On December 1, India took over the G20 leadership from Indonesia. A member of the group since its founding in 1999, India will now preside over the G20 into 2023.
With its entrepreneurial spirit, abundance of talent, and ambitious foray into the global economy, India has solidified its position as a leader among developing economies in guiding international development cooperation and bolstering multilateralism. To be sure, the political and economic difficulties now facing the international community are numerous. The Ukraine war has strained relations between Russia and Western countries, most of which are G20 members. Meanwhile, the sanctions imposed on Russia have negatively affected food, oil and gas prices, holding back post-pandemic global recovery.
Amid such geopolitical divides, getting the leaders at this year’s G20 summit in Bali to sign a single document was an extraordinary feat in itself for host Indonesia. Indonesian President Joko Widodo’s focus on the global economic impact of both the Russian-Ukraine conflict and the pandemic, coupled with the absence of Russian President Vladimir Putin, helped attendees reach a joint declaration.
India similarly aims to develop pragmatic solutions for the well-being of populations worldwide, in the spirit of “Vasudhaiva Kutumbakam” (the world is one family). The transformation of India’s economy, especially the rise of its green and digital sectors, has shaped India’s vision for global development, while the effects of the pandemic have highlighted the necessity of robust healthcare infrastructure and international cooperation.
G20 is a window for the world’s fifth largest economy to streamline critical global issues, keep the focus on long-term strategic goals, and strengthen North-South and South-South cooperation. It is noteworthy that for four consecutive years, developing economies will be in the driving seat of the G20: Indonesia in 2022, India in 2023, Brazil in 2024 and South Africa in 2025. This provides the space needed to begin work on issues that are key for developing nations, from framing principles for digital payment systems to reforming multilateral development banks.
The thrust of the Indonesian G20 presidency, “recover together, recover stronger”, aimed to push the world towards robust and systemic participation, concentrating on global healthcare architecture, the sustainable energy transition and digital transformation. India can build on this by offering an inclusive vision of prosperity, providing a strong gender lens to the development agenda, and fostering climate action – which appeared to have lost momentum at the recently concluded COP27.
Equally important is the task of connecting the dotted lines between cross-cutting issues like propelling growth while safeguarding environment, promoting the transition from fossil fuels to renewables while strengthening access to electricity for all, and bridging the digital divide while developing a governance ecosystem for the cyber world.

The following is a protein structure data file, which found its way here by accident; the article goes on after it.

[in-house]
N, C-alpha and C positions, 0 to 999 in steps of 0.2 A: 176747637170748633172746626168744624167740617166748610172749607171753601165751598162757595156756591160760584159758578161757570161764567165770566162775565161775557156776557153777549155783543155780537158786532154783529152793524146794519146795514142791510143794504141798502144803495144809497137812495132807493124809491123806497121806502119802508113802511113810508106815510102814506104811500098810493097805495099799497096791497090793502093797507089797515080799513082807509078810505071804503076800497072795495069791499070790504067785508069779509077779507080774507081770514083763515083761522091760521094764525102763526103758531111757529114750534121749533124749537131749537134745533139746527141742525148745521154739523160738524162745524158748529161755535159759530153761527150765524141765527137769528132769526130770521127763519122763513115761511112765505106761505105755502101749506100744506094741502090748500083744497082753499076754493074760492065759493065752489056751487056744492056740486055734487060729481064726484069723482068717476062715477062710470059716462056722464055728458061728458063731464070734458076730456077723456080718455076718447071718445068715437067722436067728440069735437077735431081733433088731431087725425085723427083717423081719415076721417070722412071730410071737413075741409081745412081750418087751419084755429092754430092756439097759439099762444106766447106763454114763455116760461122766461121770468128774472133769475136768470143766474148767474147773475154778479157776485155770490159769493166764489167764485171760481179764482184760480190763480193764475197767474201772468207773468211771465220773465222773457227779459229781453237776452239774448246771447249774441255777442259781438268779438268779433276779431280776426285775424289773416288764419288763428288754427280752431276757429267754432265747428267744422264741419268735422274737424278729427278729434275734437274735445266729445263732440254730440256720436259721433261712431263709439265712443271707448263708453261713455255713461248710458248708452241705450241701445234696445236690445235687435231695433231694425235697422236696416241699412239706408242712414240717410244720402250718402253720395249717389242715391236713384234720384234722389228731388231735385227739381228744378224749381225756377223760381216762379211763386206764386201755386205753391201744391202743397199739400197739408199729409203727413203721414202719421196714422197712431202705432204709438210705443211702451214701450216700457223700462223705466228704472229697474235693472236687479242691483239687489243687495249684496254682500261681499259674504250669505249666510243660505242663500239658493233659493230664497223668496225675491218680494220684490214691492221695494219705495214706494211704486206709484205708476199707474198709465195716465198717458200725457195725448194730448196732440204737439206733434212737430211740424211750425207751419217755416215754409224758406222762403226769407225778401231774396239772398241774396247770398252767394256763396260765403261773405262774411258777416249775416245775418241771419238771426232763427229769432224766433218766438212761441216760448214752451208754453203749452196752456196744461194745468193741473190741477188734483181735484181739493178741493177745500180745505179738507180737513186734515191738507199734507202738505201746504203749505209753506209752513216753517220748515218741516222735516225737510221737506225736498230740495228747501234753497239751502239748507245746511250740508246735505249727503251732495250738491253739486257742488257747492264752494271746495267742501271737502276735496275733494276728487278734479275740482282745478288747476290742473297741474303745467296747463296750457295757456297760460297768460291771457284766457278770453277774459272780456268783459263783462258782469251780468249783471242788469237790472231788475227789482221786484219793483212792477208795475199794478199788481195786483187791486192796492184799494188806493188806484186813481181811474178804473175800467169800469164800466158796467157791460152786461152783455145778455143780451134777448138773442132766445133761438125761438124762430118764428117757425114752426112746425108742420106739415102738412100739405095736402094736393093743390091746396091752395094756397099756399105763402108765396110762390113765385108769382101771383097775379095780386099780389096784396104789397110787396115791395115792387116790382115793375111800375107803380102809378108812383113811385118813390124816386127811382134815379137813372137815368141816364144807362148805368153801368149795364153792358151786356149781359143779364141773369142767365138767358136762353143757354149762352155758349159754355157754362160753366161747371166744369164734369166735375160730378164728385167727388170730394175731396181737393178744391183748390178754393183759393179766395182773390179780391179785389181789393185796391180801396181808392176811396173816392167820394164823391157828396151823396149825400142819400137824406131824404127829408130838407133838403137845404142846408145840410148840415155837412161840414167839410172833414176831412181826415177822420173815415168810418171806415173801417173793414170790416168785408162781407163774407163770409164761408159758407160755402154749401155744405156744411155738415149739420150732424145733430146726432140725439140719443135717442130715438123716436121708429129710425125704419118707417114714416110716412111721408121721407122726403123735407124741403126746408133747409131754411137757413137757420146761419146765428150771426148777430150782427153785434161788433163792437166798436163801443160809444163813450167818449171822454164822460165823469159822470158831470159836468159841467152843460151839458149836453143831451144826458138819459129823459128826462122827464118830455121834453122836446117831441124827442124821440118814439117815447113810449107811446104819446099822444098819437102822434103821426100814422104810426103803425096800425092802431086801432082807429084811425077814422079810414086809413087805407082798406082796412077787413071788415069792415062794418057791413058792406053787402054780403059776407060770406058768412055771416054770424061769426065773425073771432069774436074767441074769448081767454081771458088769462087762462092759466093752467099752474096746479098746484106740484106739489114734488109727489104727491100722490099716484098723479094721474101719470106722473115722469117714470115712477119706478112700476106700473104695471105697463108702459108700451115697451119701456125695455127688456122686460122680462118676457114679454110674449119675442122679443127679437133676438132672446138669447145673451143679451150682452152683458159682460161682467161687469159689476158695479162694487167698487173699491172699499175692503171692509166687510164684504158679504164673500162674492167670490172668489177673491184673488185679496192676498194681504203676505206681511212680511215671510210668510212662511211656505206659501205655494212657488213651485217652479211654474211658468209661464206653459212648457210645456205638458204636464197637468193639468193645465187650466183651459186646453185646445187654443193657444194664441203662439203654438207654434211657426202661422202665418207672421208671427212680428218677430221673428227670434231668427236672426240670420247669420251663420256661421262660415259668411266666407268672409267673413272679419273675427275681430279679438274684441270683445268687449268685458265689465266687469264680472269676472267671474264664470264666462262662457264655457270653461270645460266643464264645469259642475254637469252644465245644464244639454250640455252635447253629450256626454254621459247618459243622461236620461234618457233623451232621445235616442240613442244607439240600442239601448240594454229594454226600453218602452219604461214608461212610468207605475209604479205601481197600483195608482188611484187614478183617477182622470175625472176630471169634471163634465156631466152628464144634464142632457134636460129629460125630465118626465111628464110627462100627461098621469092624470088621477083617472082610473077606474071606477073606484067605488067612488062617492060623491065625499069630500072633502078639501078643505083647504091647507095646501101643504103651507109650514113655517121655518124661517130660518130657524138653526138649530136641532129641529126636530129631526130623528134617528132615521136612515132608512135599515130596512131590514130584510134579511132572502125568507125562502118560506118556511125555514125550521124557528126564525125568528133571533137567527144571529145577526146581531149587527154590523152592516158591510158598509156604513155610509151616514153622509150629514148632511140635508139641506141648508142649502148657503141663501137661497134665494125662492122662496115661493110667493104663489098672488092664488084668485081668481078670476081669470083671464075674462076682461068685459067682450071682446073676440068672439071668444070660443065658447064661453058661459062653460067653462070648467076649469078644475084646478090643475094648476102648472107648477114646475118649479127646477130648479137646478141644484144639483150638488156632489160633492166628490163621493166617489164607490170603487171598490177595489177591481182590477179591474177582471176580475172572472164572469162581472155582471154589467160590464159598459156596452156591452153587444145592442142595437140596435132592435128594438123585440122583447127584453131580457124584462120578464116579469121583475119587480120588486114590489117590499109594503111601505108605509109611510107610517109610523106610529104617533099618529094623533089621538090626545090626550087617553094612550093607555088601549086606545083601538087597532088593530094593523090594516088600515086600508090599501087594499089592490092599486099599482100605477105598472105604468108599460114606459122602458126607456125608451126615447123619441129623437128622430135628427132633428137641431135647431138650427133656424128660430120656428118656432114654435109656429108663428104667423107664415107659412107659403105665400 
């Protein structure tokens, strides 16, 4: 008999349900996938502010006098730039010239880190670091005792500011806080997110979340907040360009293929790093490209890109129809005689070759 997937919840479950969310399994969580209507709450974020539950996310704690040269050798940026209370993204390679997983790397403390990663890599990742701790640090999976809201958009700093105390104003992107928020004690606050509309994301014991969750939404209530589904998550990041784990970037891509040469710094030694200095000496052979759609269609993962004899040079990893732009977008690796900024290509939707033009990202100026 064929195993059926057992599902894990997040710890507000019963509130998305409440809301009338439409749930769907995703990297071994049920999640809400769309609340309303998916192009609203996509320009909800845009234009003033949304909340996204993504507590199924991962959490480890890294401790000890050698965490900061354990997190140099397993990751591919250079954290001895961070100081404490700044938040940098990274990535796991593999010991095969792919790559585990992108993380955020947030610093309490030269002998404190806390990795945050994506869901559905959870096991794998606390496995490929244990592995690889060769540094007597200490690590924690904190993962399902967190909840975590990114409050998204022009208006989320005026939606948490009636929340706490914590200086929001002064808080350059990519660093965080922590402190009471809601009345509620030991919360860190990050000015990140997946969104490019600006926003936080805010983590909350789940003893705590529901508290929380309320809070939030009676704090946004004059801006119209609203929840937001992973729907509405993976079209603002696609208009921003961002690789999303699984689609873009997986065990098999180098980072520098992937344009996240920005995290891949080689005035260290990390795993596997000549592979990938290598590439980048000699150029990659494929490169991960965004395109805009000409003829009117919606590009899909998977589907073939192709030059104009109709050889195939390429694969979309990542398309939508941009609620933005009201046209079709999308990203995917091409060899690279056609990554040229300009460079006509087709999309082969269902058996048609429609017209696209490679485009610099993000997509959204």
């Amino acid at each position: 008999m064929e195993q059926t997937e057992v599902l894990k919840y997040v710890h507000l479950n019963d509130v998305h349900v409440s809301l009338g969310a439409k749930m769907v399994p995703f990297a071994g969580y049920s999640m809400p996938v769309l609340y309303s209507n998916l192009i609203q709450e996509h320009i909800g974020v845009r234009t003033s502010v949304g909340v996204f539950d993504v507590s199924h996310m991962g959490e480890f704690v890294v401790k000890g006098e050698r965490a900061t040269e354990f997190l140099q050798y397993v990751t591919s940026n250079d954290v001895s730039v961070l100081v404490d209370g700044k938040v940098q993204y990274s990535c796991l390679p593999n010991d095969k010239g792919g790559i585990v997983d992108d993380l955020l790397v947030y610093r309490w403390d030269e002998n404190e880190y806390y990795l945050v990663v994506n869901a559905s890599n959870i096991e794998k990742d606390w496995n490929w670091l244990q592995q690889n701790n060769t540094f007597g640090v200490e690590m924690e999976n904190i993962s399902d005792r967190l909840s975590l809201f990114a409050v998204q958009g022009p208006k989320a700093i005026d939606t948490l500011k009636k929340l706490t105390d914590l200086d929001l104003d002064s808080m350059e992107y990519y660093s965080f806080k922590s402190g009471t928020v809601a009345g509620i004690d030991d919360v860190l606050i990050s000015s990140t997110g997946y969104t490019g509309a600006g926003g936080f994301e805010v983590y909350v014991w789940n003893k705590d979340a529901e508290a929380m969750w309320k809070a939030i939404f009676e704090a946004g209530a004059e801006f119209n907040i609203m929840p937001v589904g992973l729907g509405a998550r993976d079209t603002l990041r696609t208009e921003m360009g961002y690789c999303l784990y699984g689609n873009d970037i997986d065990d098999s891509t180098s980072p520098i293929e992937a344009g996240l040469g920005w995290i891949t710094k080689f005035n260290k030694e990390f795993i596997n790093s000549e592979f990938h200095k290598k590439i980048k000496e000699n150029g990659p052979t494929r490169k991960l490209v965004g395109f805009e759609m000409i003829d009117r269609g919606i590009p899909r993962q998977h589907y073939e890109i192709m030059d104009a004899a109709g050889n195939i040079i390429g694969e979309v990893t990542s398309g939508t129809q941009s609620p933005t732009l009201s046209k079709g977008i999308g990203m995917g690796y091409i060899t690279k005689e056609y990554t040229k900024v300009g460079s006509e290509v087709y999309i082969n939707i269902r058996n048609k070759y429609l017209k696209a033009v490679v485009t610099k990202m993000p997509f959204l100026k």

India has the social fabric and intellectual capital to lead and deliver on these vital global issues; the question is whether Indian diplomacy can rise to the occasion to effectively support G20 engagement throughout the year with an inclusive and action-oriented global agenda framework.
In other words, the current G20 troika of Indonesia-India-Brazil have their work cut out in a period marked by the need for post-pandemic recovery and by the fallouts from the Ukraine war.
Given its close relations with both the US and Russia, one of the biggest challenges for India will be to persuade Russia and Ukraine’s Western supporters to retreat from the battleground. If successful, the second obstacle – rising costs, primarily for food, and the subsequent cascade into wider global inflation – is expected to taper down as well.
Meanwhile, the presence of US President Joe Biden and Chinese president Xi Jinping within the G20 gives India a window to promote peace and stability in the Indo-Pacific by persuading the two rivals to agree to some fundamental rules of engagement in the region. From ensuring maritime security in the Indian and Pacific oceans to freer and fairer trade at a time of weakened multilateralism and global recession, there is much for the two giants to discuss in the coming year.
As a host nation located in the heart of the Indo-Pacific, India has a unique opportunity to facilitate one of the most important political discourses within the G20. This will require India to go beyond simply setting an agenda and facilitating meetings; it must pursue effective and backchannel diplomacy away from the fanfare of the media.
India’s commitment to international collaboration, inclusive development, financial stability, and sustainable growth is consistent with its own national objectives and the broader G20 goals. The G20’s recent struggles to agree on basic communiqués, which have negatively affected its ability to operate and maintain the integrity of its core agenda, have led to its credibility being called into question.
India’s diplomatic acumen will be put to the test given the need to hear all perspectives in a severely divided multipolar world, while steering a course for compromise to reach a unified stance on the critical global issues that brought the 20 countries together in the first place.
As the world’s largest democracy in a period of severe geopolitical and economic uncertainty, India has the chance to demonstrate global leadership and statesmanship. Whether India can rise to the occasion remains to be seen.